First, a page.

Swedish furniture giant launches affordable housing for those with dementia

Senior couple in house Source: Getty Images

As Sweden's ageing population places strain on government resources, one venture offers an affordable and sustainable alternative for those with dementia.

Swedish furniture giant IKEA is partnering with construction company BoKlok to launch sustainable and affordable housing for those suffering from dementia in the country.

'SilviaBo' homes will deliver design features including therapeutic gardens and mirror-less bathrooms, catering towards those suffering from the disease which affects up to 25,000 Swedes every year.

Design considerations including fitting kitchen appliances with old-fashioned knobs, rather than digital controls will improve accessibility, while gardens and clubhouses aim to encourage time spent outdoors.

Floor design will use lighter shades to avoid confused and frightened residents. 

"It's still the same floor layout, but you need to understand how people with dementia react in certain situations," BoKlok CEO Jonas Spangenberg told CNN Business.  

An ageing population

The launch is hoped to improve quality of life, and offer an alternative to government-funded aged care facilities. 

"We see a growing problem ... that [people] are ending up in institutions where they do not want to end up," he said.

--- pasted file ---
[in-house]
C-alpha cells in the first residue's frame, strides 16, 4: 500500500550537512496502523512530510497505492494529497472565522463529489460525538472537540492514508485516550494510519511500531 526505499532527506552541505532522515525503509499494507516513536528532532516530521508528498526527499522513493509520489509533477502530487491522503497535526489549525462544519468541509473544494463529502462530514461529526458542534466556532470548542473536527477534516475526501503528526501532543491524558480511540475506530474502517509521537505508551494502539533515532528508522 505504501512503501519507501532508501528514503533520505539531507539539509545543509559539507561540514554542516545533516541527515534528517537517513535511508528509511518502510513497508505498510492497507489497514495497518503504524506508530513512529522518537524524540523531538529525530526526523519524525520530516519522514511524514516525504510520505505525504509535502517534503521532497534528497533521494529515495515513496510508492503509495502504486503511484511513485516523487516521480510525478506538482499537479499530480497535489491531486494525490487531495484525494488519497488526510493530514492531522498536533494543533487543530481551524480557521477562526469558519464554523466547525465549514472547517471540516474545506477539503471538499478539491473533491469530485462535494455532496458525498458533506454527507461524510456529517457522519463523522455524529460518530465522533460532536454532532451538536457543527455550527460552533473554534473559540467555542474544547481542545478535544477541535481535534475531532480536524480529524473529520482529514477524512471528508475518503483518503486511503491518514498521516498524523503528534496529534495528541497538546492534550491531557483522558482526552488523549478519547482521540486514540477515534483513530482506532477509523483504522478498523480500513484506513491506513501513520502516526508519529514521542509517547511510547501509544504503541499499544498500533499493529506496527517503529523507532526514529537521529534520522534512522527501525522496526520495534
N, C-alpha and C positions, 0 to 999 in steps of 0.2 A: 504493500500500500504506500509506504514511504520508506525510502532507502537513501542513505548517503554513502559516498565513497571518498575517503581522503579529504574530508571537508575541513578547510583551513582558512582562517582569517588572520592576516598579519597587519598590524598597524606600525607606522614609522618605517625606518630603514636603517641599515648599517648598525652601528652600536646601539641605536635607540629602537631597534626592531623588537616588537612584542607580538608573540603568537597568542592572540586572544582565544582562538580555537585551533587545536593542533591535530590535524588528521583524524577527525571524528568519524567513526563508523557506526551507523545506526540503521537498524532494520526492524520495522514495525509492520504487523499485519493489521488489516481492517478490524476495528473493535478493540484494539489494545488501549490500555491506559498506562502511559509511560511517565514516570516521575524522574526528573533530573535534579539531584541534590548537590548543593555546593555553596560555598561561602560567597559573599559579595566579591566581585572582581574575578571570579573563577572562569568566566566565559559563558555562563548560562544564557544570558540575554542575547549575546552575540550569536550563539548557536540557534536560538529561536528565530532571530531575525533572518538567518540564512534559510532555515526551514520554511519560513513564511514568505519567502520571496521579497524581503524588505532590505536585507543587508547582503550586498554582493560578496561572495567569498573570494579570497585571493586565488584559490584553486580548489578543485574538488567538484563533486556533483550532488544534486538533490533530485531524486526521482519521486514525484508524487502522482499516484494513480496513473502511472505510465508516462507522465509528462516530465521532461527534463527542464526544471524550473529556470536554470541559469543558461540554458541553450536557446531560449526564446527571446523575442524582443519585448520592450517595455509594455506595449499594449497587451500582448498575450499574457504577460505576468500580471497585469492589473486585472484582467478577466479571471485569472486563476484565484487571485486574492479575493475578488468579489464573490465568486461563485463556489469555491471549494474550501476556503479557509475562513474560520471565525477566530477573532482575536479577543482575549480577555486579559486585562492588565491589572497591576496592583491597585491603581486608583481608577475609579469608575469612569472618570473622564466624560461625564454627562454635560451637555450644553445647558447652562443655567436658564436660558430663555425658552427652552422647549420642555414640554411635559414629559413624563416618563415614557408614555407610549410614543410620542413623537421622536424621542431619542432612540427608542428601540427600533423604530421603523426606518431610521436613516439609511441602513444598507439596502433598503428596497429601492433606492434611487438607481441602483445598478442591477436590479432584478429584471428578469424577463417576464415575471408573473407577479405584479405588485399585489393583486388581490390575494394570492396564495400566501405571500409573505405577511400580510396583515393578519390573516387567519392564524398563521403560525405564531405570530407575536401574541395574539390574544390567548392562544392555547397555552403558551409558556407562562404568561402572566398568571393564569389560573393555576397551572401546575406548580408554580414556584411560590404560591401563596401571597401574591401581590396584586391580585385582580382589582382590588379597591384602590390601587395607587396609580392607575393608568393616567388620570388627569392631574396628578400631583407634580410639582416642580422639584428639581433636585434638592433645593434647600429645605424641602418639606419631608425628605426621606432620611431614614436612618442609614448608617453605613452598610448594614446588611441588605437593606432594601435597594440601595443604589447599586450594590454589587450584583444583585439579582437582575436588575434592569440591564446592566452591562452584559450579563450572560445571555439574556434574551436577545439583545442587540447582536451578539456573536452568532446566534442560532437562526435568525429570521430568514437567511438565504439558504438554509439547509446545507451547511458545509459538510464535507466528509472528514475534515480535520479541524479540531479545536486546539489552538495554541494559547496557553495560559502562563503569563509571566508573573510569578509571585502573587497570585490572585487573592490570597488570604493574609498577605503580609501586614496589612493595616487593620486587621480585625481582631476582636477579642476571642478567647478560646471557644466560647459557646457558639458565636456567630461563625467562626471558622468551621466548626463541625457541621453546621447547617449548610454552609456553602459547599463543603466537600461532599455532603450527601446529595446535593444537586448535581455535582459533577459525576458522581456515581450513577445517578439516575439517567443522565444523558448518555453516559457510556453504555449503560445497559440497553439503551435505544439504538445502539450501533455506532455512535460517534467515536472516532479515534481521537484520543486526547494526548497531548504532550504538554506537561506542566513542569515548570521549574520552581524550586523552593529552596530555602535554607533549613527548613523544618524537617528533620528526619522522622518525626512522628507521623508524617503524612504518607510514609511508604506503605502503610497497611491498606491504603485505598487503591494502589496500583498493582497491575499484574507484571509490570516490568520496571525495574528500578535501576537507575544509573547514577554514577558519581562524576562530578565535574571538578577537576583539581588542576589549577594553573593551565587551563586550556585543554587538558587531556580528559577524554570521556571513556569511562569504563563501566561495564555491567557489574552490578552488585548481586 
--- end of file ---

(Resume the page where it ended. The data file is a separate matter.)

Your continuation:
The housing is an effort to relieve government spending and resources, strained from an ageing population.

"To take care of elderly people, that cost is exploding,” Mr Spangenberg said.

In 2050 the proportion of elderly people in the Swedish population is expected to have increased to 25 per cent

"It's much cheaper for society and the public to give them service back home”.

"If we can crack the code where you can continue to live at a home or an apartment that is more suitable for you, even with various syndromes, we believe we could do a good thing for society," he said.

Aerial view of suburb
Aerial view of suburb
Getty Images

SilviaBo homes will operate under a ‘Left to Live’ payment model, residents will only be charged what they can afford after taxes and living expenses.

The venture will use industrialised production, produce large volumes to cut prices and save time planning.

Control of the entire supply chain, land acquisition, factory production, on-site construction, sales and marketing, will further reduce cost.

BoKlok has built a small pilot with six apartments outside Stockholm and is starting to talk to local governments about land and zoning, expecting progress next year.

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